The team that scores five correct guesses first wins the game. Simple terms to be used (the students find it challenging to make up clues in English): iPhone; tree; box; table; bicycle; book; wall; soup; garden; train station; bus stop; …
The students are royally entertained for over an hour, and really get into the excitement of it. I should have some prizes to give out if we do this again.
Resolutions for future instructional activity of this kind:
(1) bring video clips showing nursing situations (Youtube is not accessible here, and other video sources also seem to be nonfunctional; use the clips to teach the medical vocabulary that applies to the action shown;
(2) for conversational English, use group games, have some simple prizes to generate extra enthusiasm.
Having my entire Brenau picture archive with me helps a lot too, I’m showing lots of images of campus life, athletics, student groups, sororities, classes, and so forth. This group is predictably excited about the many international students and activities I’ve been showing.
It’s a lengthy walk to the JoyMart to stock up with more Nescafe, but one sees the most interesting vehicles.
The “streets” near the campus are really pretty fast 6-lane highways, so one has to admire the strong nerves displayed by the slower drivers and walkers.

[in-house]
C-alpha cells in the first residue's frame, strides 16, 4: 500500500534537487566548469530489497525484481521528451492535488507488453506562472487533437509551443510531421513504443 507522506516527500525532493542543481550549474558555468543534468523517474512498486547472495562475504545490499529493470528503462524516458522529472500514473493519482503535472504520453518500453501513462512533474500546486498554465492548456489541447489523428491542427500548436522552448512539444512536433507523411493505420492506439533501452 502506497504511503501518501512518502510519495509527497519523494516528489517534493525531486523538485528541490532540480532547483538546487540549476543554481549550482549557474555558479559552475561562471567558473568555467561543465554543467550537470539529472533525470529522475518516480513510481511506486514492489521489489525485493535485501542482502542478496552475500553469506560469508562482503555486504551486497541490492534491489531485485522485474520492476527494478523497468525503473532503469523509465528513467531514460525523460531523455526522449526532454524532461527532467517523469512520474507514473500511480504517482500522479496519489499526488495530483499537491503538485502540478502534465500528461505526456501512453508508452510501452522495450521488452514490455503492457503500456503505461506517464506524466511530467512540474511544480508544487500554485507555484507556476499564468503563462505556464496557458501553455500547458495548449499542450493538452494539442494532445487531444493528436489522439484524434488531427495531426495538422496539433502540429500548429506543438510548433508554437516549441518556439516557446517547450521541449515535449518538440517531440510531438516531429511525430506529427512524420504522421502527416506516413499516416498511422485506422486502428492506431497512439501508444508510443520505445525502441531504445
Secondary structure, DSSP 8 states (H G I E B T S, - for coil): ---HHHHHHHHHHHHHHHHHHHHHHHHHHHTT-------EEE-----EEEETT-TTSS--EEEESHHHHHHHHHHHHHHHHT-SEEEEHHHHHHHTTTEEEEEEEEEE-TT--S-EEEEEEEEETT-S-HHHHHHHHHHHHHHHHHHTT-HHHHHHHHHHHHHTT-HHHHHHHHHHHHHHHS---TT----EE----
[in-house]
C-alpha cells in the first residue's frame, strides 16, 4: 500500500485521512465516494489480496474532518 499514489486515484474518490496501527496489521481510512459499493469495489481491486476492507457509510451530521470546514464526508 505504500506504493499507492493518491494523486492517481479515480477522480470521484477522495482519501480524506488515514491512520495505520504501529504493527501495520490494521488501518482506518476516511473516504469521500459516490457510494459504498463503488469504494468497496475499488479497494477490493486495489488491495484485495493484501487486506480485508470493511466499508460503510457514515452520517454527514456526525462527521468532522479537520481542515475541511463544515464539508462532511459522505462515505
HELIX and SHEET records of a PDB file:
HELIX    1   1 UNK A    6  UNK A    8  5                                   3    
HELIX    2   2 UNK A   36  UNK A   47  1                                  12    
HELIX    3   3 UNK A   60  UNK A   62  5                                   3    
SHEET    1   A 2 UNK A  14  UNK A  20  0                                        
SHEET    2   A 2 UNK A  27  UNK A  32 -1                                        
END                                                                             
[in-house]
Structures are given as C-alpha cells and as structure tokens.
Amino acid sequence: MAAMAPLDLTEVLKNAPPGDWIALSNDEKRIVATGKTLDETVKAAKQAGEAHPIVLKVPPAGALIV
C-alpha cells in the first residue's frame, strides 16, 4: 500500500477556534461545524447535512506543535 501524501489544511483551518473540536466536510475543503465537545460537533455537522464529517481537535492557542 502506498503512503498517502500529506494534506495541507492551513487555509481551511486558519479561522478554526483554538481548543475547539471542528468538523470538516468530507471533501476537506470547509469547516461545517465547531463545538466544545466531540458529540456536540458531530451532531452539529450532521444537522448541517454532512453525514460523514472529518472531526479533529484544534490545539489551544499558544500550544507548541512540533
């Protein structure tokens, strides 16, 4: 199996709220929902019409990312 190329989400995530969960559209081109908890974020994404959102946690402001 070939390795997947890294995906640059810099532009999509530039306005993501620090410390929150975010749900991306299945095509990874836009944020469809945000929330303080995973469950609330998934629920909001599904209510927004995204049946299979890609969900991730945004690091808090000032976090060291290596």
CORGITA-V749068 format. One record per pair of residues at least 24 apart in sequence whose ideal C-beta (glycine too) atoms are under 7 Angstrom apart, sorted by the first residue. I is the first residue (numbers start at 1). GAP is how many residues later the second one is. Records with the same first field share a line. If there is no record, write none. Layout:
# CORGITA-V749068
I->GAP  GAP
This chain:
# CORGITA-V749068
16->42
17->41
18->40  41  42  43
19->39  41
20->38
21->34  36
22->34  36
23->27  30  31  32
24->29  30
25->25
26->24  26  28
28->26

Quite incongruous: hand-drawn trailer, on a road where there are huge trucks and buses roaring past, horns blaring.
Whatever this is – he gets to where he’s going.
My tree-lined route to the JoyMart.
I could swear those high-rises in the background were less than half that height last week. All construction work seems to be pedal-to-the-metal around here.
Sunday, May 15, 2016
Big kudos to Ada Zhang and her fiancé. She’s the English teacher associated with this project. They take me to the Geology Museum and the History Museum in Hefei. Both institutions are very modern, well curated and fascinating to explore. The bus ride to the spot where we meet (Old Campus of AUCM downtown) is another rendition of the Hefei Symphony for Horns and Mixed Orchestra.
Thursday, May 19, 2016
Last one! The 6-week course term is coming to an end tomorrow. A number of students can’t be talked out of bringing farewell presents, so I’m discarding boxes and wrapping pretty little porcelain tea cups in my t-shirts, to be squeezed into the suitcase. Good thing I’m leaving all the books behind that I brought.